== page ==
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Question: Incorporating subject ID as random effect for repeated measures RNA-Seq analysis
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gravatar for mikhael.manurung
25 days ago by
mikhael.manurung10 wrote:

Dear all,

I am assigned to analyse RNA-Seq data from a study with a repeated measures design with three time points. From what I understand (after going through Q&As in this Bioconductor forum and reading several manuals), the limma package is able to incorporate the within-subjects correlation via the blocking argument and the duplicateCorrelation command. However, a statistician in my university advised me to use lme4 for loops instead to fit every gene one by one (after voom transformation & using sample-specific weights obtained from the command).

The latter approach took a LOT of time to run (few hours), while limma only took a few seconds. In addition, working within the limma workflow enables me to use the included commands such as camera and goana seamlessly.

What do you usually do when you analyse repeated measures RNA-Seq data? How many of you use custom-scripts with lme4/nlme to fit mixed model for each genes? How common is the practice anyway?

Thank you very much for your time.

Best regards,
Mikhael

ADD COMMENTlink modified 25 days ago by Gordon Smyth35k • written 25 days ago by mikhael.manurung10
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gravatar for Gordon Smyth
25 days ago by
Gordon Smyth35k
Walter and Eliza Hall Institute of Medical Research, Melbourne, Australia
Gordon Smyth35k wrote:

It is very rare to use lme4 for a microarray differential expression analysis and even rarer for RNA-seq. Some of the reasons are explained in the previous thread linked to by Aaron Lun.

I'm the limma author, so you might consider me biased, but I would not seriously consider using lme4 for an RNA-seq differential expression analysis. Apart from speed and convenience, the loss of power and the increase in false discovery rate would be unacceptable to me.

I have used lme4 myself for one particular microarray study:

    https://doi.org/10.1371/journal.pone.0019556

but the purpose of that study was to estimate the variance components, not to do differential expression analysis.

ADD COMMENTlink modified 25 days ago • written 25 days ago by Gordon Smyth35k

Dear Prof. Smyth,

Thank you very much for your response.

I am also biased toward limma due to its ease of use and seamless integration with various downstream analyses. However, due to my lack of credentials as a bioinformatician, no one took me seriously when I (tried to) explain the eBayes principle and its utility for analysing genomics data.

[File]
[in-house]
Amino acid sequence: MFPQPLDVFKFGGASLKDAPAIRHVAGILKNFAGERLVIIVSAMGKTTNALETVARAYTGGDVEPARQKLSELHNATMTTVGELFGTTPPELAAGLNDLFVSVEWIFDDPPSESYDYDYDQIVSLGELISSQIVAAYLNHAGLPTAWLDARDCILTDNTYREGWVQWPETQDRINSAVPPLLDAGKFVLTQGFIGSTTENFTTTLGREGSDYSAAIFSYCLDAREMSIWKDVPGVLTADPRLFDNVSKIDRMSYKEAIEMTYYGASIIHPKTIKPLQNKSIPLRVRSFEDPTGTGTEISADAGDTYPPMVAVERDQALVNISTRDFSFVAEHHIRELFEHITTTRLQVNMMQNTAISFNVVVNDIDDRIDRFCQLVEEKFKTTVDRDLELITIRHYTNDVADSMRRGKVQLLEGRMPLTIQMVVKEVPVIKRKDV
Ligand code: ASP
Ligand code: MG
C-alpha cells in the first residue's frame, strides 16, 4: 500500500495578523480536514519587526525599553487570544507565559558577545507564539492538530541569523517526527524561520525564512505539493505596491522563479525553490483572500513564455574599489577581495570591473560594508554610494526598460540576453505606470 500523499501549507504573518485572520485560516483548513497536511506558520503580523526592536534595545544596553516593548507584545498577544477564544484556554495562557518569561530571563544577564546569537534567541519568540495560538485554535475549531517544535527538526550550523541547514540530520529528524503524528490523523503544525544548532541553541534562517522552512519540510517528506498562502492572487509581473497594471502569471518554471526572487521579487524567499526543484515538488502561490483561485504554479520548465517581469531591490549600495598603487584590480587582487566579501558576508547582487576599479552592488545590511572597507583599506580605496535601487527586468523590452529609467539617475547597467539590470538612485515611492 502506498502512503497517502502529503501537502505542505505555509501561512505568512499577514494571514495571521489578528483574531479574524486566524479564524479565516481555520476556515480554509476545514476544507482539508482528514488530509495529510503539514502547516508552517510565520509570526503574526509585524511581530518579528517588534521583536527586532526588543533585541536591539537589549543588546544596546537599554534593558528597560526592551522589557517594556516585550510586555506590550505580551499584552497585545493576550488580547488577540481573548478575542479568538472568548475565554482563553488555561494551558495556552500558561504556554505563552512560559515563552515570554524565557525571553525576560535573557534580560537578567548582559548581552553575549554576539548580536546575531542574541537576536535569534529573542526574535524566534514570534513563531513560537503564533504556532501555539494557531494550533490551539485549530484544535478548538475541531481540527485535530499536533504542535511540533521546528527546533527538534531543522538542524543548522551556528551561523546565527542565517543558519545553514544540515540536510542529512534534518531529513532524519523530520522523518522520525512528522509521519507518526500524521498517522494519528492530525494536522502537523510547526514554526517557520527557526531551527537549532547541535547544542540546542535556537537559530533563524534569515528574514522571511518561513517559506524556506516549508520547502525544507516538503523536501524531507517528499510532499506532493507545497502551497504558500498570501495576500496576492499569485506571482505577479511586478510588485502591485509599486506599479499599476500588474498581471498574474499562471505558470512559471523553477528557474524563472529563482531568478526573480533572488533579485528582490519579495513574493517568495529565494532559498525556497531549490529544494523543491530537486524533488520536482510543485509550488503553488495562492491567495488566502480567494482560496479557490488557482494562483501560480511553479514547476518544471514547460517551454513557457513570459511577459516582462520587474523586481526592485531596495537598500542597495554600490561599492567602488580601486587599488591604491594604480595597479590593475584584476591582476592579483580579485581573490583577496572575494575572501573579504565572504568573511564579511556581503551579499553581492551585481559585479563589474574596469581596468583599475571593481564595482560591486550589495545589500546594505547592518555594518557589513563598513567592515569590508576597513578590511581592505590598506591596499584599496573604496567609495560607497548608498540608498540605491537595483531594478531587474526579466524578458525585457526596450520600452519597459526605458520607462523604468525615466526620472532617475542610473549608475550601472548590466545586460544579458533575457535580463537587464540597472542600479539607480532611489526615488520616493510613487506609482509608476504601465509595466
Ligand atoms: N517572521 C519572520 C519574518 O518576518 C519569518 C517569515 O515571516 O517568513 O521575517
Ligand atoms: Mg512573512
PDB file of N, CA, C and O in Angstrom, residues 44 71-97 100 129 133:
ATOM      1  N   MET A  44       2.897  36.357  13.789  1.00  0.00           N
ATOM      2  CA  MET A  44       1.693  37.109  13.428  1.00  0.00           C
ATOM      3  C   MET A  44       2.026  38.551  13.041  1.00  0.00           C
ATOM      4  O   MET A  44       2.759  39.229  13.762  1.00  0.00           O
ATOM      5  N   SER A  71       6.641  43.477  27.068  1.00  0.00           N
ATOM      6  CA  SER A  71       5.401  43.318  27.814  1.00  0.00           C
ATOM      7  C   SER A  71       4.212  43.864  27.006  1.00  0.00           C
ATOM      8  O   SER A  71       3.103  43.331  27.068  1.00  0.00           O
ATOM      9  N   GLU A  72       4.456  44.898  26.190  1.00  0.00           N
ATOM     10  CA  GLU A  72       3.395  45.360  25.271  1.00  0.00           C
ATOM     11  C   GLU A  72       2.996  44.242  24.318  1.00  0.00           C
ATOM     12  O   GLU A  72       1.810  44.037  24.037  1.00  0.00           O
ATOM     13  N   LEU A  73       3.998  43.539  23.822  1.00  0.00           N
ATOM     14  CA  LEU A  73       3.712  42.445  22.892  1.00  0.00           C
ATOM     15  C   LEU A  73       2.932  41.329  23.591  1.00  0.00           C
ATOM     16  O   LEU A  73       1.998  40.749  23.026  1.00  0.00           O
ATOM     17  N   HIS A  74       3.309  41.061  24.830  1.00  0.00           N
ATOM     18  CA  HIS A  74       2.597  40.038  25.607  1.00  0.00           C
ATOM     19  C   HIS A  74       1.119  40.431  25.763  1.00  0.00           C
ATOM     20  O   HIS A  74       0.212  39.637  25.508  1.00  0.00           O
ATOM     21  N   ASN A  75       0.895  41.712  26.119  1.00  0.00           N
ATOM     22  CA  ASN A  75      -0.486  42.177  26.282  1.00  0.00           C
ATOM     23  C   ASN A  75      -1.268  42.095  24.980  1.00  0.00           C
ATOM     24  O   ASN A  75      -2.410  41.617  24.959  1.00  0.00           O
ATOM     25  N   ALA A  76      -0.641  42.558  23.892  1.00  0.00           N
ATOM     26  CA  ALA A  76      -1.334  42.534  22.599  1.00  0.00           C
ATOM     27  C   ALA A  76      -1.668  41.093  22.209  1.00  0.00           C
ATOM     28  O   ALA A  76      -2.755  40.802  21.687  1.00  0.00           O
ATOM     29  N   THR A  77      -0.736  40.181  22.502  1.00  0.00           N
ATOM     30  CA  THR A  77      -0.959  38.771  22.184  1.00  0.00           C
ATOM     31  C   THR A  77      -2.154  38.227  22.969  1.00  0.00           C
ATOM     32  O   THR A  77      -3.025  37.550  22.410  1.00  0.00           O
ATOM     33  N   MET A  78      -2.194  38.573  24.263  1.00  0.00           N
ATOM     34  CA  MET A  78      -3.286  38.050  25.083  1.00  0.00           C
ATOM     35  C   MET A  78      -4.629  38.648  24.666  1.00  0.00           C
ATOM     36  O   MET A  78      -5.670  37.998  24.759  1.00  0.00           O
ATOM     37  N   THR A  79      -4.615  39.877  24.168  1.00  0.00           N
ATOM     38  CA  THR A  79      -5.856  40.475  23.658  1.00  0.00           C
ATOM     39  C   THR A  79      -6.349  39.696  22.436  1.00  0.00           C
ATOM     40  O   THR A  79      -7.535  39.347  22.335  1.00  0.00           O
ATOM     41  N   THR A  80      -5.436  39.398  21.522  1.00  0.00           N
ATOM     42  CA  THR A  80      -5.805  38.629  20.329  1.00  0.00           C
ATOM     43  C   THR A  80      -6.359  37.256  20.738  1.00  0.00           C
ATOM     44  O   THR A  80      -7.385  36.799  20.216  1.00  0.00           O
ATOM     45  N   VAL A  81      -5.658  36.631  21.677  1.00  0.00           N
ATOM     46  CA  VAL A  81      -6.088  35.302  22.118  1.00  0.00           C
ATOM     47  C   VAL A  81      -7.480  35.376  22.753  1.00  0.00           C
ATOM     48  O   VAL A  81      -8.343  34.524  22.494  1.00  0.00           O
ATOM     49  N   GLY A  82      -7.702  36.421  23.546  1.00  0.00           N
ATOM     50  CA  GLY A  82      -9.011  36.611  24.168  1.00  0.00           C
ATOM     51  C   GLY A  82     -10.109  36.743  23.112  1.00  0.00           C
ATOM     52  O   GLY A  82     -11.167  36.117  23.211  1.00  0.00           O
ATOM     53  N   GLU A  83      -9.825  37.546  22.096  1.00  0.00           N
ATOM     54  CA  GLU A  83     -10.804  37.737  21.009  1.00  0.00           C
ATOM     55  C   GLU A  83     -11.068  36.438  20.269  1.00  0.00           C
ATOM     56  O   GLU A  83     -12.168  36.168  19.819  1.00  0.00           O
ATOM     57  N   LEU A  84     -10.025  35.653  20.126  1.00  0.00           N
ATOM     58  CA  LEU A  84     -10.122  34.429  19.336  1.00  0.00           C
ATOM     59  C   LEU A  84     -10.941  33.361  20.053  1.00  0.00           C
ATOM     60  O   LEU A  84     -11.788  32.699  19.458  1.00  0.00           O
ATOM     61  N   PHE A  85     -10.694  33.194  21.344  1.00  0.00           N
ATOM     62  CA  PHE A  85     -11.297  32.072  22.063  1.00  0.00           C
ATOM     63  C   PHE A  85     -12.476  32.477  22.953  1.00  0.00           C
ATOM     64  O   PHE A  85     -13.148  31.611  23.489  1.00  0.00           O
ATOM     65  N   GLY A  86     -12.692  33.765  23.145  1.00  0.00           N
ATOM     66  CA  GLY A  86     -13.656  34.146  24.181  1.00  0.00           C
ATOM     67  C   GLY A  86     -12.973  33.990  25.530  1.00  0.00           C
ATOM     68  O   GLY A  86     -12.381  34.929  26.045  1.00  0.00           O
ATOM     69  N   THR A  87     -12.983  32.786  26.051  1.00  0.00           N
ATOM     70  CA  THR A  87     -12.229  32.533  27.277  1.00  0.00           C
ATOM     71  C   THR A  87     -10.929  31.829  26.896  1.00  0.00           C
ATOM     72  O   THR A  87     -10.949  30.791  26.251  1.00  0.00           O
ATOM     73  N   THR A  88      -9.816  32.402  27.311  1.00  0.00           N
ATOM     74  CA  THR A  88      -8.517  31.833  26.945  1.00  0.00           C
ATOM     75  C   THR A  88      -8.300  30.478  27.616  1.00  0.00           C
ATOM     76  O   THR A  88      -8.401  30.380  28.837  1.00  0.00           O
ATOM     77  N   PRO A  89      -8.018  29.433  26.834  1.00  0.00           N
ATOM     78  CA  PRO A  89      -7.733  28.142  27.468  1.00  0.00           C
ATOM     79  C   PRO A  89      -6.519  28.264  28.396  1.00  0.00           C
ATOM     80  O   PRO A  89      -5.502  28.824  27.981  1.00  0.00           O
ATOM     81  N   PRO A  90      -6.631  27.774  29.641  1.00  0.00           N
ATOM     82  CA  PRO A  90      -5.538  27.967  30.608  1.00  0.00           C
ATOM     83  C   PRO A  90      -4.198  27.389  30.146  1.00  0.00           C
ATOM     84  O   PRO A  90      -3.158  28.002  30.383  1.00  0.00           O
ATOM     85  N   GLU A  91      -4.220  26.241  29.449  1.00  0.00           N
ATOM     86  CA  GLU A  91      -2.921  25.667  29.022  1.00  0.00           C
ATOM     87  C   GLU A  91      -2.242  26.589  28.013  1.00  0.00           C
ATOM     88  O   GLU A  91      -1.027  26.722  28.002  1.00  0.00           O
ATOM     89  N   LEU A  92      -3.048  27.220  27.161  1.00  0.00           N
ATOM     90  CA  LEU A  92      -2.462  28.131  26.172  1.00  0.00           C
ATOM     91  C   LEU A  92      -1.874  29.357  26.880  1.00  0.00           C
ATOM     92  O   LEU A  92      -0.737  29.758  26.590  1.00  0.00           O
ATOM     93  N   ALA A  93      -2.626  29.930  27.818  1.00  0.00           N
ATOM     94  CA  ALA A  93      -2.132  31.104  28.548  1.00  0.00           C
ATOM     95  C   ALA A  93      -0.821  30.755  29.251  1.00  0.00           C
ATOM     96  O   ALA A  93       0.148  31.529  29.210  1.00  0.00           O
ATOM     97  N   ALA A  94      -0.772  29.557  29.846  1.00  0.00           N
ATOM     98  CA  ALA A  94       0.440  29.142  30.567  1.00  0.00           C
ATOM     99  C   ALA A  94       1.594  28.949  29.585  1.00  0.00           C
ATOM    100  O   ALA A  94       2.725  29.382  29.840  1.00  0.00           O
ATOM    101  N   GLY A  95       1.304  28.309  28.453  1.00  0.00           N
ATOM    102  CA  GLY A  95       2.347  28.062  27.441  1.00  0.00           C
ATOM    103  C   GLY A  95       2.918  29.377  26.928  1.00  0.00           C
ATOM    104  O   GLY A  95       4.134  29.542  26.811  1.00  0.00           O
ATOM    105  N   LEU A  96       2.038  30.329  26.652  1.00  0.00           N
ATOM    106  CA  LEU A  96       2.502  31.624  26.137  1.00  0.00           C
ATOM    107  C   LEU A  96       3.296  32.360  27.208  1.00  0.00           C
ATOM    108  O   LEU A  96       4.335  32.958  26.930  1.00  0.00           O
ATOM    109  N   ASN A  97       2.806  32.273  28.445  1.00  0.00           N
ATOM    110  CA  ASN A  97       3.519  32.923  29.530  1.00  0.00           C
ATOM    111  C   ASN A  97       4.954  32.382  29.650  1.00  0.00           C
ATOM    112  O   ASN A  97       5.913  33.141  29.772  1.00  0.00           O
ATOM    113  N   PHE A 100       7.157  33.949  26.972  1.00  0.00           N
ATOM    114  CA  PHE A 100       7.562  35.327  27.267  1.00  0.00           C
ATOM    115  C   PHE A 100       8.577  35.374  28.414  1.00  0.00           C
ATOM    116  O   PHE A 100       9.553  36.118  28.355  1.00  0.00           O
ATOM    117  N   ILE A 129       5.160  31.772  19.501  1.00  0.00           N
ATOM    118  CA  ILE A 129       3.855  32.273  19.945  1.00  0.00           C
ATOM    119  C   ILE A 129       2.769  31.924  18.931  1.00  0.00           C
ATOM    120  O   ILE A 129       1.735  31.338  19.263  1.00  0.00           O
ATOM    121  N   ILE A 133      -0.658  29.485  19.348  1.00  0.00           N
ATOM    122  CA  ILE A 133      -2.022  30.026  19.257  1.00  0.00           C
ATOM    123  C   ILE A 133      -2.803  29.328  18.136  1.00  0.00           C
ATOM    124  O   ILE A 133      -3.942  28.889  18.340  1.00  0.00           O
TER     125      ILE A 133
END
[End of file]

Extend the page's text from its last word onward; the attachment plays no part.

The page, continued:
Again, thank you for your contribution to the community.

Best,
MIkhael
 

ADD REPLYlink written 25 days ago by mikhael.manurung10
1
gravatar for Ryan C. Thompson
25 days ago by
The Scripps Research Institute, La Jolla, CA
Ryan C. Thompson6.9k wrote:

There are trade-offs to both approaches. If you fit a separate model for every gene, you lose the core feature of limma: empirical Bayes information sharing when estimating the variance for each gene. The other main difference is that limma's mixed model functionality estimates a single correlation value for the random effect that is shared across all genes when fitting the model. If you have hundreds of samples, it might make sense to fit a separate model for each gene using lme4 or some other package. However, most RNA-seq experiments don't have sufficient sample sizes to robustly estimate parameters for each gene independently, so you generally want to stick to limma or other methods (like edgeR and DESeq2) that share information between genes to make up for the small sample sizes.

ADD COMMENTlink modified 25 days ago • written 25 days ago by Ryan C. Thompson6.9k
1

Also check out some related comments at A: How does edgeR compare to lme4?.

ADD REPLYlink written 25 days ago by Aaron Lun21k

Dear Ryan,

Thank you for your response. Indeed, I did not have that many samples. I have to say that I really like the underlying principle of eBayes!

Best,
Mikhael

ADD REPLYlink written 25 days ago by mikhael.manurung10
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